> I wonder what Theo will say about all this? 9 times out of 10 he tends to scorn things,
> so I wonder if he'll embrace this with open arms, or just shun it like he does most things.

This is an official OpenBSD effort, all of the directors are OpenBSD developers. I'm sure
Theo was pretty central to setting it up, he is unlikely to shun it.

Comment: Re:Kind of makes you wish Nintendo had vision (Score 1) 146

by masklinn (#17755574) Attached to: 35 Million DSes Sold, 6 Million Wiis By End of March

this in support of the company that produced the GBA

Er... yeah, do you have any issue with the GBA?

a system that launched with Super Mario 64 DS

You're aware that other games have been released since Super Mario 64 right?

why doesn't the DS do anything else for me? With 35 million other folks out there owning one, it seems like there should be more here than whatever video game is inserted+pictochat.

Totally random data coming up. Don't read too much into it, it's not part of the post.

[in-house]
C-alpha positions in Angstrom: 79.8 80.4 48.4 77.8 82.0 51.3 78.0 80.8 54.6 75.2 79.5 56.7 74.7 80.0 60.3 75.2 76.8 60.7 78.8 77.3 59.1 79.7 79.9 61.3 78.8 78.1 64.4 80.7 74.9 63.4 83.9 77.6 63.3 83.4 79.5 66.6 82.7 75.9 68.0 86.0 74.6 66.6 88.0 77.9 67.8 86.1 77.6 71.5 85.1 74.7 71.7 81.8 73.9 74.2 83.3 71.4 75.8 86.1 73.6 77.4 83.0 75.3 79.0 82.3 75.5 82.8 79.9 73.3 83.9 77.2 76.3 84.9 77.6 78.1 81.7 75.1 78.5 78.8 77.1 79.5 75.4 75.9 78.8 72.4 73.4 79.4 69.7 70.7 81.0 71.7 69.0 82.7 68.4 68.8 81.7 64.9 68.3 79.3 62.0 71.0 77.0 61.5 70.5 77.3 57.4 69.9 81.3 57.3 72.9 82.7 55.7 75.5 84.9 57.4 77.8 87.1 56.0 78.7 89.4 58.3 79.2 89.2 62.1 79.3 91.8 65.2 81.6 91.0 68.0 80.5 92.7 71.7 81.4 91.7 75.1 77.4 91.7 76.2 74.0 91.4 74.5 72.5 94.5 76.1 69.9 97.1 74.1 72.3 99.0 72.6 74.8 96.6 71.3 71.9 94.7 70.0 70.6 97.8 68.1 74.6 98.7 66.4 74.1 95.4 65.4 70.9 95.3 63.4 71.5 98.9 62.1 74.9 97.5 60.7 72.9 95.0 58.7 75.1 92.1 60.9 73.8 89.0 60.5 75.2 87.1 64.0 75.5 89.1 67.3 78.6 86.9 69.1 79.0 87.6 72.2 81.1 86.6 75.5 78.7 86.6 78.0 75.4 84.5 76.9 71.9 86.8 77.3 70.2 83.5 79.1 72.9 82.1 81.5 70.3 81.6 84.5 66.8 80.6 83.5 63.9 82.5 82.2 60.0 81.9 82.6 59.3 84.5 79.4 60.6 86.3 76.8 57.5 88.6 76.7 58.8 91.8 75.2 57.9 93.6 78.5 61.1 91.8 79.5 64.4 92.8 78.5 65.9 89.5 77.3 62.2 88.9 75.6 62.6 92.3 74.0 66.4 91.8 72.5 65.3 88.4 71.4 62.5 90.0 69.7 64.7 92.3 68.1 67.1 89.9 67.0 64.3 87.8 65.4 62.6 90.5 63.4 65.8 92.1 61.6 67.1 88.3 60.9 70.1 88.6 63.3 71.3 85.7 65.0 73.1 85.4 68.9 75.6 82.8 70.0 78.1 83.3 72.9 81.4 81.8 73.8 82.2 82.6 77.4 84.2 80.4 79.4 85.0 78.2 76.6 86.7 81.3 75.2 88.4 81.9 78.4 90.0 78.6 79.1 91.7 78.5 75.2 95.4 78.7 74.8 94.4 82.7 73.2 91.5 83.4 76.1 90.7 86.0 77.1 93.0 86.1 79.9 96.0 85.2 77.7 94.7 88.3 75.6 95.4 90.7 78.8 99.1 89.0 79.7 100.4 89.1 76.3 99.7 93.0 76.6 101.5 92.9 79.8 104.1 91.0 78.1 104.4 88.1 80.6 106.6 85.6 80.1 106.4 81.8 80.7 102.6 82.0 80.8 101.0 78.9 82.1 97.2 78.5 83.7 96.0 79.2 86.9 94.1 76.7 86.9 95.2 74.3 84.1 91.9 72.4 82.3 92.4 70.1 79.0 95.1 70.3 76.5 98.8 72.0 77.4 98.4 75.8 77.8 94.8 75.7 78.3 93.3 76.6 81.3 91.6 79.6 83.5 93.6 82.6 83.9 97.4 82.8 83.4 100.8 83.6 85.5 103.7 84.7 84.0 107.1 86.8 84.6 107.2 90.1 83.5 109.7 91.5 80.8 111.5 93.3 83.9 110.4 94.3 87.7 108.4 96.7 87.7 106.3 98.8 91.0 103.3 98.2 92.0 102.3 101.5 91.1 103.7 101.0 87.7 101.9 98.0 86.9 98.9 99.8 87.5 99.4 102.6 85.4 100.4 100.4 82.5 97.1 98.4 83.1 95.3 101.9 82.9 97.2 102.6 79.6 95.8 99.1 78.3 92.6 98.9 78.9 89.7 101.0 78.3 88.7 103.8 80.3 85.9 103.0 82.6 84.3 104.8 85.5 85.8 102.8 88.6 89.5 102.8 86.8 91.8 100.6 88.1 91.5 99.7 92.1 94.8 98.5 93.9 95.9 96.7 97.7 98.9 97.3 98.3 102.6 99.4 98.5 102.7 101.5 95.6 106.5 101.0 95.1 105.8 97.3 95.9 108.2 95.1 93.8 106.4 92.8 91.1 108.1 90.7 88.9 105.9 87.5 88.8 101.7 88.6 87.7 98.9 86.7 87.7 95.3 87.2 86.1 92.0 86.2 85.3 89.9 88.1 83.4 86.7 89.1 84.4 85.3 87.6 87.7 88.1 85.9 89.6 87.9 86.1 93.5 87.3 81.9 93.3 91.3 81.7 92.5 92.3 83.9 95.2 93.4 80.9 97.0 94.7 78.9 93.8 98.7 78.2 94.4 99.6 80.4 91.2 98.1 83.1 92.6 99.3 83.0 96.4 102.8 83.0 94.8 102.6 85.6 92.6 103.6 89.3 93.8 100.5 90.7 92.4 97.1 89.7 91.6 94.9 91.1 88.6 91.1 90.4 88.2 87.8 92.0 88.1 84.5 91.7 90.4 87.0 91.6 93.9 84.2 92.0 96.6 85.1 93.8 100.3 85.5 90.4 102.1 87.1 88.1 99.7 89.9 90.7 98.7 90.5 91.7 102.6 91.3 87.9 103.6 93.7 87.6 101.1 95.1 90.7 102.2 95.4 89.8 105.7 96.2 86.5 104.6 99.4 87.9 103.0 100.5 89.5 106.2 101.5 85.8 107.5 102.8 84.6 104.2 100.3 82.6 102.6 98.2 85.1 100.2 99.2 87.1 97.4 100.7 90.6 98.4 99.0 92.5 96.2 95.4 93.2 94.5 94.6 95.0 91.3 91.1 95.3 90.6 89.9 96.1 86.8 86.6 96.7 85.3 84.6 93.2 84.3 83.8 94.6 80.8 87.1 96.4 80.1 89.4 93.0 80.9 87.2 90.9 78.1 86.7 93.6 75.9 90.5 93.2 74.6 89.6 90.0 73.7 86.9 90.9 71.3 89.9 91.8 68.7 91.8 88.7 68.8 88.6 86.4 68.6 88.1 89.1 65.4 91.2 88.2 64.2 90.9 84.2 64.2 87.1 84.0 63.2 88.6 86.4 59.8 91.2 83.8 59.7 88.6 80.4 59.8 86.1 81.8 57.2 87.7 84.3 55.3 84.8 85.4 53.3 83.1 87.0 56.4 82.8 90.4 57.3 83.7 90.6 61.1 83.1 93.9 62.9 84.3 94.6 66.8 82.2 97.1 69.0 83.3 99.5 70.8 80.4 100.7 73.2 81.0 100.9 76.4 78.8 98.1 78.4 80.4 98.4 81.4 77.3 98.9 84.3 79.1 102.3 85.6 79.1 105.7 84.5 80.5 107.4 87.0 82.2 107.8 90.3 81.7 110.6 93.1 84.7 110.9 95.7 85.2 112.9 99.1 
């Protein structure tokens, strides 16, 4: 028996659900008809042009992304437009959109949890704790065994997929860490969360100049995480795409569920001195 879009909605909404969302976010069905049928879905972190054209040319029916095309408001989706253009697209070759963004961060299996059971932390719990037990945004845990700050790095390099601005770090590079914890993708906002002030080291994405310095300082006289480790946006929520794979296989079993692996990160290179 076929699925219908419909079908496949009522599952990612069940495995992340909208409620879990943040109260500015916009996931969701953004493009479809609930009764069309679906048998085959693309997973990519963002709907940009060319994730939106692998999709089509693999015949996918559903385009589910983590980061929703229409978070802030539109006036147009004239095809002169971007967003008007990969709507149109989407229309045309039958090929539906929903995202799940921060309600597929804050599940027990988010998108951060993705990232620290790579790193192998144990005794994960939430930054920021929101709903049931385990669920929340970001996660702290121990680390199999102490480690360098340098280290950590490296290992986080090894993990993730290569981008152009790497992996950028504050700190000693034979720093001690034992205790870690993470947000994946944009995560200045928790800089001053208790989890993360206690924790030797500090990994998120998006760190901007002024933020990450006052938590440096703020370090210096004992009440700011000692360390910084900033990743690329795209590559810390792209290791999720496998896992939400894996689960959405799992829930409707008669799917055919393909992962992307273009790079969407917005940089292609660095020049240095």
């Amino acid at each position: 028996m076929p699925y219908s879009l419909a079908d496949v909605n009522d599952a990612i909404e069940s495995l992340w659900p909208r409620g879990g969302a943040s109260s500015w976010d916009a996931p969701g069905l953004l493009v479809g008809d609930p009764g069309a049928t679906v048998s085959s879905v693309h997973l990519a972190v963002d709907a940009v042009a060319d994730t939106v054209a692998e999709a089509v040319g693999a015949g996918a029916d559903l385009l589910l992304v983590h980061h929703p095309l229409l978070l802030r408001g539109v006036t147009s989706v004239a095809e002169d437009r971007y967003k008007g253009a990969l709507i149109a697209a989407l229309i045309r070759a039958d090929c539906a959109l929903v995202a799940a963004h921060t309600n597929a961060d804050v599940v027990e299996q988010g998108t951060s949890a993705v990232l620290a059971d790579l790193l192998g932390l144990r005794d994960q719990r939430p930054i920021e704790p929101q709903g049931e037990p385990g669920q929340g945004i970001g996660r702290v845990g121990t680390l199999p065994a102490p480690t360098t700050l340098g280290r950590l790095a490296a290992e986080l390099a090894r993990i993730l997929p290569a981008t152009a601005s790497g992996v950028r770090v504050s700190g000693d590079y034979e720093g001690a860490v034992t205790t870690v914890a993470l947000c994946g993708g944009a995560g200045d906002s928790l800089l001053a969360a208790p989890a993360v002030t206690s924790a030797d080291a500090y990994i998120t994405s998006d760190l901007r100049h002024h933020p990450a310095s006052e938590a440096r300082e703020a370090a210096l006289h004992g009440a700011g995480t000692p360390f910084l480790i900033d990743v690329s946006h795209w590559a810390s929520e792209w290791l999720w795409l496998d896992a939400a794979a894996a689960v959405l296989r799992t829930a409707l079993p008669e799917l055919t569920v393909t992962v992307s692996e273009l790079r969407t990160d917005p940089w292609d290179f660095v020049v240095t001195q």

You may be aware that the Nintendo DS is a game console, its first and foremost goal is to allow you to play games, not watch movies of listen to MP3s (even though first and third-party addons do actually allow you to)

The fact that it was built, marketed and thought of as a portable game console focused on allowing the user to play games, the very fact you criticize, is in fact probably one of the DS' sources of success. A minor one compared to the SW library, but one nonetheless.

Not to mention the complete and utter failure of the PSP's "entertainment center" strategy (have you checked the UMD movies sales as of late? Do you see many people using the PSP as their MP3 player? They're in the shitter and I don't, respectively)

If there were it would have to be sold seperately

As a matter of fact, there are, and they are already.

But I will give the PSP credit in the vein of my criticism against the DS: the PSP has upgradeable firmware and nothing that shows the lack of vision that pictochat displays.

Haven't seen the PSP's upgradeable firmware feature used for any upgrade yet, unless you consider "homebrew" crackdown an upgrade.

The Courts

IBM Denies Destroying Evidence in SCO Case 125

Posted by Hemos
from the i-sincerely-doubt-it dept.